• the user terminal would not request access to this particular base station, but choose another one higher up on the list.

Abstract

A user terminal ranks a base station depending upon a computed virtual estimate of a characteristic of a received communication signal. Overloaded base stations 2,3,4 in a cellular communications network are moved down in the active sets of mobile terminals 1 by applying an offset to the received pilot power estimates. An overloaded base station will transmit a high offset value to a terminal 1, causing it to be moved down in the active set, thereby discouraging the terminal from requesting access or handover to such base station. The user terminal comprises means for receiving a communication signal from at least one base station and for computing an estimate of a characteristic of the received communication signal, means for receiving a communication signal degradation value associated with said at least one base station, means for comparing the estimate with the degradation value and for computing a virtual estimate from the comparison and means for ranking said base station depending upon the value of the computed virtual estimate.

Description

    Field of the Invention
  • This invention relates to a communication network and a method and apparatus for traffic management.
  • Background of the Invention
  • In a cellular communication system each of the user terminals (typically mobile stations) communicates with typically a fixed base station (BS). Communication from the user terminal to the base station is known as uplink and communication from the base station to the user terminal is known as downlink. The total coverage area of the system is divided into a number of separate cells, each predominantly covered by a single base station.
  • As a user terminal moves from the coverage area of one cell to the coverage area of another cell, the communication link will change from being between the user terminal and the base station of the first cell, to being between the user terminal and the base station of the second cell. This is known as a handover.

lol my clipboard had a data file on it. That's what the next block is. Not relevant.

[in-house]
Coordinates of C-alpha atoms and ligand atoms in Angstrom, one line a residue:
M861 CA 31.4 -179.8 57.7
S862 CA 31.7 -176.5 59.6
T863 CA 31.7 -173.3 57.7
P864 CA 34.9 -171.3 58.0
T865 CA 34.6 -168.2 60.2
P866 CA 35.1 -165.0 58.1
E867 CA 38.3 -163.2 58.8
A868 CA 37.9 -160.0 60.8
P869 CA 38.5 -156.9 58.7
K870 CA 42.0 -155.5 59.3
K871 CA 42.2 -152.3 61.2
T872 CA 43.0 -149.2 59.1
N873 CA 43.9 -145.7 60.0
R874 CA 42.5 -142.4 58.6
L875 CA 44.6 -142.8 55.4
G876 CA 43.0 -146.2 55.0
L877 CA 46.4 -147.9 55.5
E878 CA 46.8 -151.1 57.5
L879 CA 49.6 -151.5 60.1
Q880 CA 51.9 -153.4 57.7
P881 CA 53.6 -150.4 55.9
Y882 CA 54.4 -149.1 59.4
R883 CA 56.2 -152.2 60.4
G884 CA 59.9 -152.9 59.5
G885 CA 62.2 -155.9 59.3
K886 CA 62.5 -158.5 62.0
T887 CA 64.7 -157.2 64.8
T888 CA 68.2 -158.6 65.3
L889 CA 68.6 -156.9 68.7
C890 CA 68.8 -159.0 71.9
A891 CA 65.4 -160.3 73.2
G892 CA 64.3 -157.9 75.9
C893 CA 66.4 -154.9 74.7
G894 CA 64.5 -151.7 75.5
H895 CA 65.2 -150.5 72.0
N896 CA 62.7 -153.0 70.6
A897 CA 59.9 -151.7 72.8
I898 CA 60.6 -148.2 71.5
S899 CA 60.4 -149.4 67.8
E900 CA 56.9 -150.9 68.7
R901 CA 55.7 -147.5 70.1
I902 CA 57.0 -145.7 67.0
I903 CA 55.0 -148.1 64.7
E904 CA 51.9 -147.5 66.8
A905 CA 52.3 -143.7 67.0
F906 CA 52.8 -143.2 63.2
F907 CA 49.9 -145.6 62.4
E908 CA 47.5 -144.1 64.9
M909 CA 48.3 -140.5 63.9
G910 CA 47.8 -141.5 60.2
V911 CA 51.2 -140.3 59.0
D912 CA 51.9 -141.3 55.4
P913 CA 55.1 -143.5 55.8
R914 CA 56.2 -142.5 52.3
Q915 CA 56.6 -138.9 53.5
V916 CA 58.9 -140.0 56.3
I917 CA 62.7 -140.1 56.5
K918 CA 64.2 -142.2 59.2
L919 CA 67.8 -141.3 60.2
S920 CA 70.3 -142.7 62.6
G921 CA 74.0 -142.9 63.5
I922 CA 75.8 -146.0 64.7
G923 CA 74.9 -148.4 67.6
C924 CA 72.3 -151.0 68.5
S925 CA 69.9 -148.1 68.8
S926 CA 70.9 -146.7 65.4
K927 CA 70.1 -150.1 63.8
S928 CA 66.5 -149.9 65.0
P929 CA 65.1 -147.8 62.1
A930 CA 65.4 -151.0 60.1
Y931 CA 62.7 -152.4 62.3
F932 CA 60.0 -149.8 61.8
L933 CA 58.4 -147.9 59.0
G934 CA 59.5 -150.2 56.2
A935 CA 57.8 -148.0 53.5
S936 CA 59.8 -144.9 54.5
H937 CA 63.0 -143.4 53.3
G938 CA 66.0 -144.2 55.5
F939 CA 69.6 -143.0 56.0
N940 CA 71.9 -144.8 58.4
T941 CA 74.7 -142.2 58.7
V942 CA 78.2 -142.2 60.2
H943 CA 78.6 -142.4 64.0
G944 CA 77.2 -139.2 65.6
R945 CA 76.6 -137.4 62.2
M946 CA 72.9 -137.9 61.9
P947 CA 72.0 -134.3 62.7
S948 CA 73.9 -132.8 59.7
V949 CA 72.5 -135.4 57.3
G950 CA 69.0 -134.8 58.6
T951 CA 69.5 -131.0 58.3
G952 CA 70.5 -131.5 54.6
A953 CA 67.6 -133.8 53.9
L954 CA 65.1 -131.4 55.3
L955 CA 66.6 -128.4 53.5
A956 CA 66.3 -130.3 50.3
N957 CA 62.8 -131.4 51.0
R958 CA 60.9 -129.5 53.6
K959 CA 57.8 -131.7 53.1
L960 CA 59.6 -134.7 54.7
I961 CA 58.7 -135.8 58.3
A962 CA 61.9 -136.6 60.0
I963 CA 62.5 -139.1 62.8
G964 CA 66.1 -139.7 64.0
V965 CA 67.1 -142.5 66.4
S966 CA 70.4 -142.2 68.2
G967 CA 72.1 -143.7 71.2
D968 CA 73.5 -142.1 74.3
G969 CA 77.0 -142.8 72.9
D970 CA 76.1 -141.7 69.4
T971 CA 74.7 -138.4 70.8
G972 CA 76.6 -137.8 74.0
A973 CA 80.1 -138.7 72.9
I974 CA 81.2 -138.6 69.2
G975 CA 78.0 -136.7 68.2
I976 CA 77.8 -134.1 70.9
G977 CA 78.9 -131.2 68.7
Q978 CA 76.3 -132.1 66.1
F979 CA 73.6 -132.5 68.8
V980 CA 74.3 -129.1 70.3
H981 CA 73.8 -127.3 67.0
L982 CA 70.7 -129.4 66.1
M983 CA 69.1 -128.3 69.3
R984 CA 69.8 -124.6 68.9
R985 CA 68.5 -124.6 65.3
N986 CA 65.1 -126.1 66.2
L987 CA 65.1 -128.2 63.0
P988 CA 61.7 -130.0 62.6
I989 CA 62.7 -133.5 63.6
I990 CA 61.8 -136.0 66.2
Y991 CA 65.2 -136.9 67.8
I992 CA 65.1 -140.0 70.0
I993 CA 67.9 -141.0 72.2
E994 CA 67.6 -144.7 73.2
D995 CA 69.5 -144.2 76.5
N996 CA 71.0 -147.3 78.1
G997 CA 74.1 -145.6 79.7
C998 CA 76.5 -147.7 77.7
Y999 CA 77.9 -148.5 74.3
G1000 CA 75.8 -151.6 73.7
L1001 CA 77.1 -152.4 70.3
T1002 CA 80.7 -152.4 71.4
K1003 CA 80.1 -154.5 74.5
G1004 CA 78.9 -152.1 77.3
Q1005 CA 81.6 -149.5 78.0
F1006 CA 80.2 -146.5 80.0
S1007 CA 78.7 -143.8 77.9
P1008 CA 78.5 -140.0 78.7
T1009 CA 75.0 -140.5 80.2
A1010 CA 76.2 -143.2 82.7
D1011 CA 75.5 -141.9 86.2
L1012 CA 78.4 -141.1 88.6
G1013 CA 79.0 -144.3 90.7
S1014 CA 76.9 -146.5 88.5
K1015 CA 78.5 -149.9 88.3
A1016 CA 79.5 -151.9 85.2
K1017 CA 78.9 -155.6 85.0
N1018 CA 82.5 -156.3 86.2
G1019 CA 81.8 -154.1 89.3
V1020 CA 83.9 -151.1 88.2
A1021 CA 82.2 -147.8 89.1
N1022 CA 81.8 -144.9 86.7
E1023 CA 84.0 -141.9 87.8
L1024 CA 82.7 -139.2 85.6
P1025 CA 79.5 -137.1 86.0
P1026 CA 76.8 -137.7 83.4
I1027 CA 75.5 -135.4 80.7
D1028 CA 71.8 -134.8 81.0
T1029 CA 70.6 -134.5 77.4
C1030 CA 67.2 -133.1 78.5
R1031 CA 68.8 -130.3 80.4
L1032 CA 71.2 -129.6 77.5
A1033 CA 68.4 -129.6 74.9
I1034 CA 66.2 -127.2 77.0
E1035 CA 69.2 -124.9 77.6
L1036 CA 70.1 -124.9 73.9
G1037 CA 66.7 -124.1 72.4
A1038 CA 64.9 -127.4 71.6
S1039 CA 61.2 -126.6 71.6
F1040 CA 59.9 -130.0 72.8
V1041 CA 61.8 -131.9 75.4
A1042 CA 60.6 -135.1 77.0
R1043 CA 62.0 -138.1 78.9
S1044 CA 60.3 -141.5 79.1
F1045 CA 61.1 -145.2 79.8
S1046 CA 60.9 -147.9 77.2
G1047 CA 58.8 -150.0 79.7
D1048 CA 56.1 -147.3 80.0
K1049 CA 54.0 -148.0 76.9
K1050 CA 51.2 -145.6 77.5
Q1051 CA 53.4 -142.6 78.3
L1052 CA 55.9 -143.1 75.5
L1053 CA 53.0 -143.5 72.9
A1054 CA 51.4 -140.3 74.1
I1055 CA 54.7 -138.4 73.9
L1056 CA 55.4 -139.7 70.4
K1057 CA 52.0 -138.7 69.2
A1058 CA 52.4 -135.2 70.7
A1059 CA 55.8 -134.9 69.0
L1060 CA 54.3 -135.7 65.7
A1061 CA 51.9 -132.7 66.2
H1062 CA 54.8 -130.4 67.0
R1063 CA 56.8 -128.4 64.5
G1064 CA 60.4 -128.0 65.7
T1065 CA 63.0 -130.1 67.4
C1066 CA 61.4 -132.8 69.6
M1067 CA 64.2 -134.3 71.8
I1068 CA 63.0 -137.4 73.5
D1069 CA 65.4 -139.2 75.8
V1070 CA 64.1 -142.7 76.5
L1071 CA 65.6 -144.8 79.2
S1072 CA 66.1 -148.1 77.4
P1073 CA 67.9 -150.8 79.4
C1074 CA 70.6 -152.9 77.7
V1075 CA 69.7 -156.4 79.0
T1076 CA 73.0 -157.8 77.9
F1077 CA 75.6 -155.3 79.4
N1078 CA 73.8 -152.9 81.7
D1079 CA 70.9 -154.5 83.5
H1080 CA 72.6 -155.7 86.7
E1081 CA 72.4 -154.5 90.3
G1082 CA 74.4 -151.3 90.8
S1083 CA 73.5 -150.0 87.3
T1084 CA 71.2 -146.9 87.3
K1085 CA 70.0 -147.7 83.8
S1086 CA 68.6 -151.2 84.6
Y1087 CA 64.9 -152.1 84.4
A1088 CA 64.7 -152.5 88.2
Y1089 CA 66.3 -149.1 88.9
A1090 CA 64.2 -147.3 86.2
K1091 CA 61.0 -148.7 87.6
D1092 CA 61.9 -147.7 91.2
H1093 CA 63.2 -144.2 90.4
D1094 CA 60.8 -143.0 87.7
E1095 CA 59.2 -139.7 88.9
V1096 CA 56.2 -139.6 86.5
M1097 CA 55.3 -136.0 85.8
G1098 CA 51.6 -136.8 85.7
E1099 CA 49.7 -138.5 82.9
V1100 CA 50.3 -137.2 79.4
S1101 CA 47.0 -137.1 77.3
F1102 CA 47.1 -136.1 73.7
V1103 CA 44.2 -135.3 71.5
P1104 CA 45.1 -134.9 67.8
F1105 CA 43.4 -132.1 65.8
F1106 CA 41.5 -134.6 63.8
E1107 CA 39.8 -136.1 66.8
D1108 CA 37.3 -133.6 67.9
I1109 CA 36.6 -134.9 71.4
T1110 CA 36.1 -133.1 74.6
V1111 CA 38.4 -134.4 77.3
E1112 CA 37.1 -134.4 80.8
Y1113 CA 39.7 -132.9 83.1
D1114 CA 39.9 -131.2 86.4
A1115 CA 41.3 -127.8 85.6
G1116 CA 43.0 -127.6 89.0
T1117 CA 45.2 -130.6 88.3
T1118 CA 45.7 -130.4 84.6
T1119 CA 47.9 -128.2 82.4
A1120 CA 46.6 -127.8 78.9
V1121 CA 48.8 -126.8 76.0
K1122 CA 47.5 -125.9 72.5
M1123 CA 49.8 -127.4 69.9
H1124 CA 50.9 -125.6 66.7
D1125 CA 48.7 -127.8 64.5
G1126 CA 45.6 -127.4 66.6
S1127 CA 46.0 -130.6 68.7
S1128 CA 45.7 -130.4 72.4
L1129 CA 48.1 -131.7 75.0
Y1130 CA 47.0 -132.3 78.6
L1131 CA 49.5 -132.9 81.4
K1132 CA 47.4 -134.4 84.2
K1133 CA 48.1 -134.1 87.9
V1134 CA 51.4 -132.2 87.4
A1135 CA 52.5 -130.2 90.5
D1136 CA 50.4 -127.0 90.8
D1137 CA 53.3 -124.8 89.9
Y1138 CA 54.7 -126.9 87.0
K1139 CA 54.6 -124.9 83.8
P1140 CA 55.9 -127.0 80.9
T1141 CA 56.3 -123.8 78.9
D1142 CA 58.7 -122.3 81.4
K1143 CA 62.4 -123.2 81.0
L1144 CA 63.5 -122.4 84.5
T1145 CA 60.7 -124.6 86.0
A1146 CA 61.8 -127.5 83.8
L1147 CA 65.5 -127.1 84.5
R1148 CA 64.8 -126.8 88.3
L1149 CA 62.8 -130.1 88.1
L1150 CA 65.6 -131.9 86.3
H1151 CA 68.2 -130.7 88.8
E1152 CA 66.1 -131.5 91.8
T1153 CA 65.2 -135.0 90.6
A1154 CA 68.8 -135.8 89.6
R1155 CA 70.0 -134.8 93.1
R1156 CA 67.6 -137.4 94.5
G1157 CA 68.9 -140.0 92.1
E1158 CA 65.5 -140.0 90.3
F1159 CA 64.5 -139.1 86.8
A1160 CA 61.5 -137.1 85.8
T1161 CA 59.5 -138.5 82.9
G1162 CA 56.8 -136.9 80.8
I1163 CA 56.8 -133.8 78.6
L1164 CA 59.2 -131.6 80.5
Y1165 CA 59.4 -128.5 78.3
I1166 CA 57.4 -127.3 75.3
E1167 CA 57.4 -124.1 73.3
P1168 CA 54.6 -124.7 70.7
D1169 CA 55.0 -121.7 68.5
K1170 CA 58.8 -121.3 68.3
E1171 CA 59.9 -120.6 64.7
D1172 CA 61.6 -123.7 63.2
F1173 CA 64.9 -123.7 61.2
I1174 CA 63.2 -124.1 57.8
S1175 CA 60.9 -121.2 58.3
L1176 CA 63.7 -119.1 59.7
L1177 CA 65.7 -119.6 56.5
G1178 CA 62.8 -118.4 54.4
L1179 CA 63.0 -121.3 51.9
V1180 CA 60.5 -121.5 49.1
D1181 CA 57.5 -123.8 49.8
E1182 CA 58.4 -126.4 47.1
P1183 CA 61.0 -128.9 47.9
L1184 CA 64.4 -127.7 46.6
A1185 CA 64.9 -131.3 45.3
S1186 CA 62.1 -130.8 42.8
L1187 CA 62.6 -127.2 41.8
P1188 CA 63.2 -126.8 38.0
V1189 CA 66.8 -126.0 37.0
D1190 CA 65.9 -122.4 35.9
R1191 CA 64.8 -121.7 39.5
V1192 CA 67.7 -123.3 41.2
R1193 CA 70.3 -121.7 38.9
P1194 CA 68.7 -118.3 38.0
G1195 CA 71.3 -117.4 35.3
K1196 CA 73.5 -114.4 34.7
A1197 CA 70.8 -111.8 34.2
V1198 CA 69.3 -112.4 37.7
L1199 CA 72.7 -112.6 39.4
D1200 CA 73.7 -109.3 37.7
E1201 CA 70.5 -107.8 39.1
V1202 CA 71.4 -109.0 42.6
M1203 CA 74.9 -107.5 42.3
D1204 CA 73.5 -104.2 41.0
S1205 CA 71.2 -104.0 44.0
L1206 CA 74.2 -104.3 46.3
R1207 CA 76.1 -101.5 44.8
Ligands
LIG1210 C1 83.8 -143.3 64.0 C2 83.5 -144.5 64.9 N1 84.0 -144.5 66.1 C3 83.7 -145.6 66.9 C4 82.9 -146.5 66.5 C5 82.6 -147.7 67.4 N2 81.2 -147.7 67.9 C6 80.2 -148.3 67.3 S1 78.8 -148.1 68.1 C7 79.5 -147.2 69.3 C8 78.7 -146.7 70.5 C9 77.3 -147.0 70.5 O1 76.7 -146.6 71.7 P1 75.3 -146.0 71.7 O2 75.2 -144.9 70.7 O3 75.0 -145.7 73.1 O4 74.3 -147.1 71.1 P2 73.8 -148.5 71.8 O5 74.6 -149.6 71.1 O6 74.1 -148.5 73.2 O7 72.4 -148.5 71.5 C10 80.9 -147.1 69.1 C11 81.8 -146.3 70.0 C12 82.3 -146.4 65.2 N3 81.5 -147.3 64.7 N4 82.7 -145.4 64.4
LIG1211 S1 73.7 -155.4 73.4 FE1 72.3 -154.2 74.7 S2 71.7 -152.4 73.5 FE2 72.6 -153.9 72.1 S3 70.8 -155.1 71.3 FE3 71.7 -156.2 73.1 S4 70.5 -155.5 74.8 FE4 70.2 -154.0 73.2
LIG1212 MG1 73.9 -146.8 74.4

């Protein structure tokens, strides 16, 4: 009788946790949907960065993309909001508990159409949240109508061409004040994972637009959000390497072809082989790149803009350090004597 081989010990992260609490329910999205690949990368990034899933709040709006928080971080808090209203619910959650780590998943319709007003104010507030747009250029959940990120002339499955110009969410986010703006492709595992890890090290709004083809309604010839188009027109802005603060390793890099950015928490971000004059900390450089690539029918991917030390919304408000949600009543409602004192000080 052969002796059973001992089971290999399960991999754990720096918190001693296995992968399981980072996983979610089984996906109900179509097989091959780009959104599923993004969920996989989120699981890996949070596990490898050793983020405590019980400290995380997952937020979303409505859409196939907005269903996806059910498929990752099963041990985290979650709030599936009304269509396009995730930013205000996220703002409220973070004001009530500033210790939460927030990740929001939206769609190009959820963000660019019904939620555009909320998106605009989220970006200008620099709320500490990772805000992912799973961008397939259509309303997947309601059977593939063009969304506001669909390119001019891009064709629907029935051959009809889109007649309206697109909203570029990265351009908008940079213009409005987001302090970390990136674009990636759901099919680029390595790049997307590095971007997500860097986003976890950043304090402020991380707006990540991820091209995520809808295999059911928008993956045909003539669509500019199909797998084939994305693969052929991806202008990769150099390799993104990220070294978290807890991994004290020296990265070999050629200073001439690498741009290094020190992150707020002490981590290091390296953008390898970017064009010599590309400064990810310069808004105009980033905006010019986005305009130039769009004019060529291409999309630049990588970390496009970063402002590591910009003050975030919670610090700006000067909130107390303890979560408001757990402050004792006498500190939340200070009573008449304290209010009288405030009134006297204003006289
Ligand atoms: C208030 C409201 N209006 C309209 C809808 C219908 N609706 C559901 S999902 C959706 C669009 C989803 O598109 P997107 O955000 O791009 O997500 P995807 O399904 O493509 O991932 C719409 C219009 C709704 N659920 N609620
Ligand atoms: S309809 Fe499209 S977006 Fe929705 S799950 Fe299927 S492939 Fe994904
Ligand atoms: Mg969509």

• All base stations are interconnected by a fixed network. This fixed network comprises communication lines, switches, interfaces to other communication networks and various controllers required for operating the network. A call from a user terminal is routed through the fixed network to the destination specific for this call. If the call is between two user terminals of the same communication system the call will be routed through the fixed network to the base station of the cell in which the other user terminal currently is. A connection is thus established between the two serving cells through the fixed network. Alternatively, if the call is between a user terminal and a telephone connected to the Public Switched Telephone Network (PSTN) the call is routed from the serving base station to the interface between the cellular mobile communication system and the PSTN. It is then routed from the interface to the telephone by the PSTN.
  • A cellular mobile communication system is allocated a frequency spectrum for the radio communication between the user terminals and the base stations. This spectrum must be shared between all user terminals simultaneously using the system.